COLUMBUS — Ohioans no longer have to live under a curfew, but things are far from back to normal and stronger restrictions could return at any time.
Gov. Mike DeWine’s statewide curfew put in place in November was lifted late Thursday as COVID-19 indicators continued to fall. He warned, though, the curfew could come back if numbers spike.
“We may in the future, we don’t know, have to put a curfew back on,” DeWine said.
“It’s very important to continue to do what we’ve been doing. Let’s get the vaccine into our arms as quick as we can, but at the same time, we have to continue to wear a mask and continue to keep the distancing.”
DeWine imposed the 10 p.m. to 5 a.m. curfew Nov. 19. It originally was supported by the Ohio Restaurant Association. In July, he ordered bars and restaurants to stop serving alcohol at 10 p.m. That order expired in November but 10 p.m. service stoppage continued under the curfew.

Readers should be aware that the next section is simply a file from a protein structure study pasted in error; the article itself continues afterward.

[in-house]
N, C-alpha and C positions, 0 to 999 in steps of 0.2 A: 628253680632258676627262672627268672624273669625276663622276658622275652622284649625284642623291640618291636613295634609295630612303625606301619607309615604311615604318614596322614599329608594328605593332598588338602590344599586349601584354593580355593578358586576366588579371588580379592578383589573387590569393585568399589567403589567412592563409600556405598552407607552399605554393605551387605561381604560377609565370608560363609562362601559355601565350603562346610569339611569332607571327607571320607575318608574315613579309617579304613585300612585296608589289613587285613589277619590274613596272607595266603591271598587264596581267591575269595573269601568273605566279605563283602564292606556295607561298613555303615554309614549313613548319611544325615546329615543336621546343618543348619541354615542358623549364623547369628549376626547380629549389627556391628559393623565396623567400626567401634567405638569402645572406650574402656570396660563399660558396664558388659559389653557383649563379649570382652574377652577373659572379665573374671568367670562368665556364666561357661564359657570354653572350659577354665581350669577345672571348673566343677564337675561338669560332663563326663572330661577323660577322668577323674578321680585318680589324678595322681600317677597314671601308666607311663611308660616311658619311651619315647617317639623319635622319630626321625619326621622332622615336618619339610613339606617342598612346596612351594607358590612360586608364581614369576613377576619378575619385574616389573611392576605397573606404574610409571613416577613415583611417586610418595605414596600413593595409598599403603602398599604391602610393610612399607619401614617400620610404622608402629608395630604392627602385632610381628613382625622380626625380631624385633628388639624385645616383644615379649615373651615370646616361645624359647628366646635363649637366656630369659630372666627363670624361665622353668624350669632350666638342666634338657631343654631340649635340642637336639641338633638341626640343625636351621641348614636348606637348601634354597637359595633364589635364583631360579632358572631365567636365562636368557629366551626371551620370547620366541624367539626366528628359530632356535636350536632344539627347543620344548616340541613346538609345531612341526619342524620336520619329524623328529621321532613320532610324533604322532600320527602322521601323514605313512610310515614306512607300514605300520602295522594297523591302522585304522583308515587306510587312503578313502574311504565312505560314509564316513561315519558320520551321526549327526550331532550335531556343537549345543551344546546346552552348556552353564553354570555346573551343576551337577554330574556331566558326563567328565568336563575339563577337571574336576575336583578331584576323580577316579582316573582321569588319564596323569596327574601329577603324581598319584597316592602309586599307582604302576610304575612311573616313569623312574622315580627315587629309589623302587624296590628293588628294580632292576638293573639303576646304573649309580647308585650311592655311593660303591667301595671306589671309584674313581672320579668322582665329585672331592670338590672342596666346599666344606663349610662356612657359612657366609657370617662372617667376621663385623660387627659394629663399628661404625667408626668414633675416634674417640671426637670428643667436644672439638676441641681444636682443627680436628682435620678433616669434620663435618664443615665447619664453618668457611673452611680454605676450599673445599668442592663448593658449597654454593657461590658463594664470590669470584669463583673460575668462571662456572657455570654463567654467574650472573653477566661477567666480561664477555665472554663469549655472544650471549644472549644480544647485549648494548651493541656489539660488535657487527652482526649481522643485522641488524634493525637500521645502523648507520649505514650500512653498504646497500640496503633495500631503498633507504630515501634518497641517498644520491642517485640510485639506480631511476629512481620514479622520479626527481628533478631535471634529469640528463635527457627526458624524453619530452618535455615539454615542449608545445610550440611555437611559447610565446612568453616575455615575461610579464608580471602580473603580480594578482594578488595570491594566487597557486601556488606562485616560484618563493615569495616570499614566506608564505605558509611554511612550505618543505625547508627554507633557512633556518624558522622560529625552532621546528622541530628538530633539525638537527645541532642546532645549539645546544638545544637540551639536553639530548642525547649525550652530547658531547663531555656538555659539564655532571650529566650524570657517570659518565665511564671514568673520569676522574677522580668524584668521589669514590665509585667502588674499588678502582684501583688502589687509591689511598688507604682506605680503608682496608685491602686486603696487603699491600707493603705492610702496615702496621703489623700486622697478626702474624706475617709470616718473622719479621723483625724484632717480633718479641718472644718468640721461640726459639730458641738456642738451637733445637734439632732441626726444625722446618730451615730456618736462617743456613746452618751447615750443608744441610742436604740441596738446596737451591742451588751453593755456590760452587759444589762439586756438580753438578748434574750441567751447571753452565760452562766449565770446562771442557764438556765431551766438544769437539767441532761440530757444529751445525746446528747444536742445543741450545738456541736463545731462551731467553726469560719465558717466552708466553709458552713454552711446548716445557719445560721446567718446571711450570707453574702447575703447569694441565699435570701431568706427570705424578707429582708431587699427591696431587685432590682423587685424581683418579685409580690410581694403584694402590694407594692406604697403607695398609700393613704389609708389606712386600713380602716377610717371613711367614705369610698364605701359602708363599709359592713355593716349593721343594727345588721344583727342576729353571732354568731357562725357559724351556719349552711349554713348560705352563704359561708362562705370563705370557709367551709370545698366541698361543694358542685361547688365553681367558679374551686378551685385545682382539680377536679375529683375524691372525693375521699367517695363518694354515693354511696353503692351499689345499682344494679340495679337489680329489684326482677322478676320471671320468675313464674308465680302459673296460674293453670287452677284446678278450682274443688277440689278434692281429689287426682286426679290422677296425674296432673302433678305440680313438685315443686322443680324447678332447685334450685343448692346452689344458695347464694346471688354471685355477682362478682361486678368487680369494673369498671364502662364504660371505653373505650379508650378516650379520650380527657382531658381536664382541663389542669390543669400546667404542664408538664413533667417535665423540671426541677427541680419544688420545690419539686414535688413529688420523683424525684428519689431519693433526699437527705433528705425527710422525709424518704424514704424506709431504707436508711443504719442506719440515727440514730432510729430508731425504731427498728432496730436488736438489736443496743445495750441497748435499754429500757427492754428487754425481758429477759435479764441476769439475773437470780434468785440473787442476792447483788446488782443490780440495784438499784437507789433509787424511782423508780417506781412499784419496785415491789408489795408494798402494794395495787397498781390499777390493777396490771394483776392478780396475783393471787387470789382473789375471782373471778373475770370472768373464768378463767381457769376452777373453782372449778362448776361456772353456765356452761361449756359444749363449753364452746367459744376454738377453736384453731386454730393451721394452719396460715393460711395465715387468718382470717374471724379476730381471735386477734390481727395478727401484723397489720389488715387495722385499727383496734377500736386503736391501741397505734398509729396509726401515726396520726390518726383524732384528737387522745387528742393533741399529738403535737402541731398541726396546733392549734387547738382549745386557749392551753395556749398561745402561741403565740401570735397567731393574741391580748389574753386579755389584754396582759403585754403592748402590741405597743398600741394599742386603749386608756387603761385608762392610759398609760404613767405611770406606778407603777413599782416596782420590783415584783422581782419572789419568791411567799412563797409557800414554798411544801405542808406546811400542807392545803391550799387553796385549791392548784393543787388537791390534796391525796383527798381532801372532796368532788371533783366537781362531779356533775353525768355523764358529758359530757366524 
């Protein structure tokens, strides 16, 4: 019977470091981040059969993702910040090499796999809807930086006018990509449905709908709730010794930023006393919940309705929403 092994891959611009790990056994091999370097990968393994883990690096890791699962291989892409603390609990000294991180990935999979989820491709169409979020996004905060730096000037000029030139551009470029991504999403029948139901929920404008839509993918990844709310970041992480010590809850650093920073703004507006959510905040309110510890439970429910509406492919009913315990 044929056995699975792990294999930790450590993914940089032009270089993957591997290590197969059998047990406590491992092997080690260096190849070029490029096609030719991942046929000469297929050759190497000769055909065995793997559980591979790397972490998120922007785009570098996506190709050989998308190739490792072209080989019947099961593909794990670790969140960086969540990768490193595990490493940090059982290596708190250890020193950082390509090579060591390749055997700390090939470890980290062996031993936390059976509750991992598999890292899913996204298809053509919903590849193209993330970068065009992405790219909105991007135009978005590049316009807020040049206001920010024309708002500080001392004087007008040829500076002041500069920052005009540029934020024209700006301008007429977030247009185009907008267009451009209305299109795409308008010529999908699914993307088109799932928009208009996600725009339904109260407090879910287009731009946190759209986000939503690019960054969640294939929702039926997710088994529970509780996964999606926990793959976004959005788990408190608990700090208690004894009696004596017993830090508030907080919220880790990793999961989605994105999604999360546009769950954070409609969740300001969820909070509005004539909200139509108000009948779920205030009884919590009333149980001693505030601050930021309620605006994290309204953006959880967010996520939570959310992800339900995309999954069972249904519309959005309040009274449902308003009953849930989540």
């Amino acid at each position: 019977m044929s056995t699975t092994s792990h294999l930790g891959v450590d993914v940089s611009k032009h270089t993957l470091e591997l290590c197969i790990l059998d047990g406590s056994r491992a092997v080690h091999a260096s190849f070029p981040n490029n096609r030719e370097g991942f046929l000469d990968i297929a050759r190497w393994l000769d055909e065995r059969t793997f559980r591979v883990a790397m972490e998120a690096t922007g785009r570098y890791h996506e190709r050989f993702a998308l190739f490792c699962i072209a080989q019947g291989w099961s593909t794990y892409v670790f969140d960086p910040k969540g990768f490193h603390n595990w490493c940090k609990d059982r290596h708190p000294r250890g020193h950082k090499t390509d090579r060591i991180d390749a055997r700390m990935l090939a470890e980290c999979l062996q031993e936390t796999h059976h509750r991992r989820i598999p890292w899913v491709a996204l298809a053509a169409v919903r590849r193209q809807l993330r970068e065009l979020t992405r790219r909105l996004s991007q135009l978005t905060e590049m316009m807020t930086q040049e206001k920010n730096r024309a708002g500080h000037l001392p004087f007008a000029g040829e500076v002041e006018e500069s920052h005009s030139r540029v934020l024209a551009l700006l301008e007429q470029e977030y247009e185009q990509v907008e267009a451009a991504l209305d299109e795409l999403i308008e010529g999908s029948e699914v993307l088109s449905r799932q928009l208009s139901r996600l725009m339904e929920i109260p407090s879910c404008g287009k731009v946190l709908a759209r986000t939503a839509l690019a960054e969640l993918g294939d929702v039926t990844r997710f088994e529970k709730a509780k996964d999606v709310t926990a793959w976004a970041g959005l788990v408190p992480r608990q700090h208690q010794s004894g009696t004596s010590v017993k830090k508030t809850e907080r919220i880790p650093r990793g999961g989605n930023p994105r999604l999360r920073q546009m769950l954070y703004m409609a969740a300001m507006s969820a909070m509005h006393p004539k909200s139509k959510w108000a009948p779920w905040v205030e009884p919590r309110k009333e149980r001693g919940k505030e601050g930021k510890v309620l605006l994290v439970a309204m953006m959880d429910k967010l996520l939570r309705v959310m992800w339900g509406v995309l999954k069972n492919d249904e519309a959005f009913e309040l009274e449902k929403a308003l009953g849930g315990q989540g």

With last call now at either 1 a.m. or 2:30 a.m., bars and restaurants around the state used social media late Thursday night to begin announcing longer hours, special events and other options to attract customers.
The Columbus Blue Jackets announced Thursday fans can return for NHL games in Columbus at a 10 percent capacity level at Nationwide Arena.
Ohio’s nursing home COVID-19 cases fell by more than 77 percent since November, and DeWine pointed to the state’s vaccine effort for residents and staff as the key. During the week of Nov. 29, 2,697 COVID-19 cases were in long-term care facilities. During the week of Jan. 17, there were 612.
The state’s hospitalization numbers Thursday totaled 1,862, the 10th consecutive day with hospitalizations below 2,500. One of DeWine’s indicators for lifting the curfew was seven straight days below 2,500.
“We all can control this to some extent,” DeWine said.
DeWine also ordered restaurants, bars, banquet and catering facilities and buffets can reopen with exceptions and guidelines.
Masks are required by everyone using a buffet, which must be at least 6 feet from customers and have one direction service lines. The areas must be cleaned regularly and monitored by staff.